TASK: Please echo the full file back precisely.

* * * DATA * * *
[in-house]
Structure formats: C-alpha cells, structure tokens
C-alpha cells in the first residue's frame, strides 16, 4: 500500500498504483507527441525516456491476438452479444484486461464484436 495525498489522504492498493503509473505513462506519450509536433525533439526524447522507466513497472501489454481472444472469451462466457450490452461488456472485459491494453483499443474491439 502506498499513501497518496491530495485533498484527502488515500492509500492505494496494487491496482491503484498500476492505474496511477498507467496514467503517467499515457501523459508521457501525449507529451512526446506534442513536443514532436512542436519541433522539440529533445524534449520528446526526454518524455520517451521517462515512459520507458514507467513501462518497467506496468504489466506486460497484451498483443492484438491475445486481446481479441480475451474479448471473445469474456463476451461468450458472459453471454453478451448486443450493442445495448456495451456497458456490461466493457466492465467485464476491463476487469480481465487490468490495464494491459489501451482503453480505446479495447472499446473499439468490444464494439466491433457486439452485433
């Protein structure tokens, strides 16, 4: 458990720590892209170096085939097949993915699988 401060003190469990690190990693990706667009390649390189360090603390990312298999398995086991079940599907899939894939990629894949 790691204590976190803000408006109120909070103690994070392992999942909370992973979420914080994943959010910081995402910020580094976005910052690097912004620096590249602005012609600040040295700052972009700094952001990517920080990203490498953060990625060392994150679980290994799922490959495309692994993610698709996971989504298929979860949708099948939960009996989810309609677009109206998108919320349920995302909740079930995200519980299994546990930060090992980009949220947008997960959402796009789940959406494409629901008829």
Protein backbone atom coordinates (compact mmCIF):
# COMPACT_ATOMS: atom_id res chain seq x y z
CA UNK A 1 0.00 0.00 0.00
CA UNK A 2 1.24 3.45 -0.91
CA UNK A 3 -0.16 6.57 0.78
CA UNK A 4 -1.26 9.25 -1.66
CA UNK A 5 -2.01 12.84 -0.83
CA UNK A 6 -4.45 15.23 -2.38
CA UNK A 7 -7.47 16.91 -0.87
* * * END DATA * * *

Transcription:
[in-house]
Structure formats: C-alpha cells, structure tokens
C-alpha cells in the first residue's frame, strides 16, 4: 500500500498504483507527441525516456491476438452479444484486461464484436 495525498489522504492498493503509473505513462506519450509536433525533439526524447522507466513497472501489454481472444472469451462466457450490452461488456472485459491494453483499443474491439 502506498499513501497518496491530495485533498484527502488515500492509500492505494496494487491496482491503484498500476492505474496511477498507467496514467503517467499515457501523459508521457501525449507529451512526446506534442513536443514532436512542436519541433522539440529533445524534449520528446526526454518524455520517451521517462515512459520507458514507467513501462518497467506496468504489466506486460497484451498483443492484438491475445486481446481479441480475451474479448471473445469474456463476451461468450458472459453471454453478451448486443450493442445495448456495451456497458456490461466493457466492465467485464476491463476487469480481465487490468490495464494491459489501451482503453480505446479495447472499446473499439468490444464494439466491433457486439452485433
């Protein structure tokens, strides 16, 4: 458990720590892209170096085939097949993915699988 401060003190469990690190990693990706667009390649390189360090603390990312298999398995086991079940599907899939894939990629894949 790691204590976190803000408006109120909070103690994070392992999942909370992973979420914080994943959010910081995402910020580094976005910052690097912004620096590249602005012609600040040295700052972009700094952001990517920080990203490498953060990625060392994150679980290994799922490959495309692994993610698709996971989504298929979860949708099948939960009996989810309609677009109206998108919320349920995302909740079930995200519980299994546990930060090992980009949220947008997960959402796009789940959406494409629901008829």
Protein backbone atom coordinates (compact mmCIF):
# COMPACT_ATOMS: atom_id res chain seq x y z
CA UNK A 1 0.00 0.00 0.00
CA UNK A 2 1.24 3.45 -0.91
CA UNK A 3 -0.16 6.57 0.78
CA UNK A 4 -1.26 9.25 -1.66
CA UNK A 5 -2.01 12.84 -0.83
CA UNK A 6 -4.45 15.23 -2.38
CA UNK A 7 -7.47 16.91 -0.87